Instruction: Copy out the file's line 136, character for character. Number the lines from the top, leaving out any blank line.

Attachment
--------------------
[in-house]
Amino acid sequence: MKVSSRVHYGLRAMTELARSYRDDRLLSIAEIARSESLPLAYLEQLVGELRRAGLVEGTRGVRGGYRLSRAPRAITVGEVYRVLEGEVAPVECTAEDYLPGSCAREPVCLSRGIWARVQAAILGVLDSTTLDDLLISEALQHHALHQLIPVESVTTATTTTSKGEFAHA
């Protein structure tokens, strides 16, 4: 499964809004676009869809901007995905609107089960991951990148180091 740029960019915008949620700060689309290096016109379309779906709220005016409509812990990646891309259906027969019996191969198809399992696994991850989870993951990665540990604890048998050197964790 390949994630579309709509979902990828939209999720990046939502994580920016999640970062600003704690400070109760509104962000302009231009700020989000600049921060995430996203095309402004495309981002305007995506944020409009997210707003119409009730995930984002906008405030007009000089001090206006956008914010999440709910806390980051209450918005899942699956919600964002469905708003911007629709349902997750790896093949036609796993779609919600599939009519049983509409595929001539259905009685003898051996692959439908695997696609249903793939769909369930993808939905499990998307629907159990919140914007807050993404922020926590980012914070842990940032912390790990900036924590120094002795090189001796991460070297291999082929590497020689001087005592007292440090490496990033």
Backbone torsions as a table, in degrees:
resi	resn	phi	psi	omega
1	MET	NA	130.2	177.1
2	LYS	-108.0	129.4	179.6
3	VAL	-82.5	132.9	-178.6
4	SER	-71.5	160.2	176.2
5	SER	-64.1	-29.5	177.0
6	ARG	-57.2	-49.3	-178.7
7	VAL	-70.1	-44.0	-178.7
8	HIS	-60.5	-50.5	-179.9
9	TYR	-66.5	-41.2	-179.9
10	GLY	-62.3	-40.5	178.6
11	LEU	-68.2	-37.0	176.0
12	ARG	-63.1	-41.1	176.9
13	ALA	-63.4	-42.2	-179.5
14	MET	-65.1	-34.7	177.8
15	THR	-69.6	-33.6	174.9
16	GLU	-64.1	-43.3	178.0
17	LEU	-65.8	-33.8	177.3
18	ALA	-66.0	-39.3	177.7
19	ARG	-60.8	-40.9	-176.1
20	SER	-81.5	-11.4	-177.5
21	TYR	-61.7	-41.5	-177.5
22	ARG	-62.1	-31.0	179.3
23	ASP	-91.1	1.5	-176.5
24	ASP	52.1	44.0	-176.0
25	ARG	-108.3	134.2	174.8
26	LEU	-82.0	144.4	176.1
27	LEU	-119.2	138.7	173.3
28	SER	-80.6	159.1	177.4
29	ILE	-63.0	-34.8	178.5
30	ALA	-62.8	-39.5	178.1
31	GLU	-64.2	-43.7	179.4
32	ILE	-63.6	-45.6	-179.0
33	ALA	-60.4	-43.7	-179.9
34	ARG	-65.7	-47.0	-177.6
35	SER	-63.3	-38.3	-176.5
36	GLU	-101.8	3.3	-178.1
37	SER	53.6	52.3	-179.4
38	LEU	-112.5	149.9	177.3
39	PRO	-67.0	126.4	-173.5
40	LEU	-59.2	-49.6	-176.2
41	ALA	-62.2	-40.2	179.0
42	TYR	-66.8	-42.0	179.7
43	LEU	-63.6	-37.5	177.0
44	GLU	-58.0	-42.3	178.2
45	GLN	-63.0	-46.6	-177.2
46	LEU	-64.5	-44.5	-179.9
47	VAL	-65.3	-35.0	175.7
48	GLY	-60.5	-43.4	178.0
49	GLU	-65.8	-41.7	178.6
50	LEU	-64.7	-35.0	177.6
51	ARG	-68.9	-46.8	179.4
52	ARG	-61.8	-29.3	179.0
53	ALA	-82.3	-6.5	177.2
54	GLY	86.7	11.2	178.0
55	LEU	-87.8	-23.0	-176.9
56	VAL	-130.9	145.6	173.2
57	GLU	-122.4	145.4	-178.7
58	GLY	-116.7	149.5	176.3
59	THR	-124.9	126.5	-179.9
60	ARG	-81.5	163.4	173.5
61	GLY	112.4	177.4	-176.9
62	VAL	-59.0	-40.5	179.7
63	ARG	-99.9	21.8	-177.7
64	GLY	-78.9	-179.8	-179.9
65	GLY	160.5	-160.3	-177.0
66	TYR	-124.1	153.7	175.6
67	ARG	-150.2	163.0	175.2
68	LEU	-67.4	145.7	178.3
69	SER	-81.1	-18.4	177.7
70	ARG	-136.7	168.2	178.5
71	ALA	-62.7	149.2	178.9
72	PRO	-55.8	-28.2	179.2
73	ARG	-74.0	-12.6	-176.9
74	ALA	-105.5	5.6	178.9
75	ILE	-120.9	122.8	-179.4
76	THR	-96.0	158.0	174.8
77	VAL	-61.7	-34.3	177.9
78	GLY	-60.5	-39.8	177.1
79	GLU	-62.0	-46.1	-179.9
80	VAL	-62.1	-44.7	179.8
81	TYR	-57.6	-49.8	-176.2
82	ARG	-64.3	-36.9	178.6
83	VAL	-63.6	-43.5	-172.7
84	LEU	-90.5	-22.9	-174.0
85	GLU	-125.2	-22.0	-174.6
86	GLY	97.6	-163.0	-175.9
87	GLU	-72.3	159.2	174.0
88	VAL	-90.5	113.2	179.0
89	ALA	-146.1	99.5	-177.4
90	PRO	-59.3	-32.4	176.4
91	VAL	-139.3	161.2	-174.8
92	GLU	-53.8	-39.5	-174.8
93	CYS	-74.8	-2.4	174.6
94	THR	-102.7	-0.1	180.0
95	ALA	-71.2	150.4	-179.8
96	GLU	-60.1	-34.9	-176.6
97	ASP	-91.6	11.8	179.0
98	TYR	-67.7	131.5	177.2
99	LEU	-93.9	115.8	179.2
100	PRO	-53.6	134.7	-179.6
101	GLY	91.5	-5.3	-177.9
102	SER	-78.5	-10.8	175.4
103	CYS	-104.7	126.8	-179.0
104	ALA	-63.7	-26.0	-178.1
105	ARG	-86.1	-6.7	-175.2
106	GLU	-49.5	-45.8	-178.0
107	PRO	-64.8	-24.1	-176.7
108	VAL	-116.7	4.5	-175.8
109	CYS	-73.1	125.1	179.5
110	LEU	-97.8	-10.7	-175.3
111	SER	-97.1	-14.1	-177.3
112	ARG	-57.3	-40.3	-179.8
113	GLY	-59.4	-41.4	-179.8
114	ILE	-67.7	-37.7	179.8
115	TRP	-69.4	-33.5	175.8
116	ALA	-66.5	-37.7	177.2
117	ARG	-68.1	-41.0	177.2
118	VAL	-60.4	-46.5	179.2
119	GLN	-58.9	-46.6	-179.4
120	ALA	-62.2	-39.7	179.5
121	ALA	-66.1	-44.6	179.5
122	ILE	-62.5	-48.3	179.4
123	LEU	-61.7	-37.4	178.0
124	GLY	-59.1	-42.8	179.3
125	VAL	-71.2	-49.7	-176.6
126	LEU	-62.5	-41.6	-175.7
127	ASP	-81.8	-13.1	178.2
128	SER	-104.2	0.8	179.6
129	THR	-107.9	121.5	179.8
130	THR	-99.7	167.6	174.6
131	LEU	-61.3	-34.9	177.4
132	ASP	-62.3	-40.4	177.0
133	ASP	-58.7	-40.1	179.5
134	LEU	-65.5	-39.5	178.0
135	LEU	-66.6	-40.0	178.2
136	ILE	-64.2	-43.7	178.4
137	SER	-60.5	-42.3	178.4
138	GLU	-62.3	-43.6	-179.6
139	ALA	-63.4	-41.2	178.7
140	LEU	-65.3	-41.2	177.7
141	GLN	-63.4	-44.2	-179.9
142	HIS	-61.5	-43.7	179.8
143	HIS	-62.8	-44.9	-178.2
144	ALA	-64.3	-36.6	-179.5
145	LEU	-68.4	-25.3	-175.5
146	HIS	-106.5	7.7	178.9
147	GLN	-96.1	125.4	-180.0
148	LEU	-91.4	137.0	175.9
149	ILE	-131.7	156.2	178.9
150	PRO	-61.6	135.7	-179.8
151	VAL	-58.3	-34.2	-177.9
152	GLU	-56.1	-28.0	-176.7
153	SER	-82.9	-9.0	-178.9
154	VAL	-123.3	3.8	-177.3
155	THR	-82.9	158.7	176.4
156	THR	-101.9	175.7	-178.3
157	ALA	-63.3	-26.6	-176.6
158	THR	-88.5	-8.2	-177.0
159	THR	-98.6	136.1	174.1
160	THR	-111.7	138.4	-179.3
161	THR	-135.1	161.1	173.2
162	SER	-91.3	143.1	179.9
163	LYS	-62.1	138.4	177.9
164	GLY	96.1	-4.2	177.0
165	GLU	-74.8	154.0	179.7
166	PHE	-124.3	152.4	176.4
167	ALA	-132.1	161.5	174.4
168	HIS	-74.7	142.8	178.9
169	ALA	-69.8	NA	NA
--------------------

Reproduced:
131	LEU	-61.3	-34.9	177.4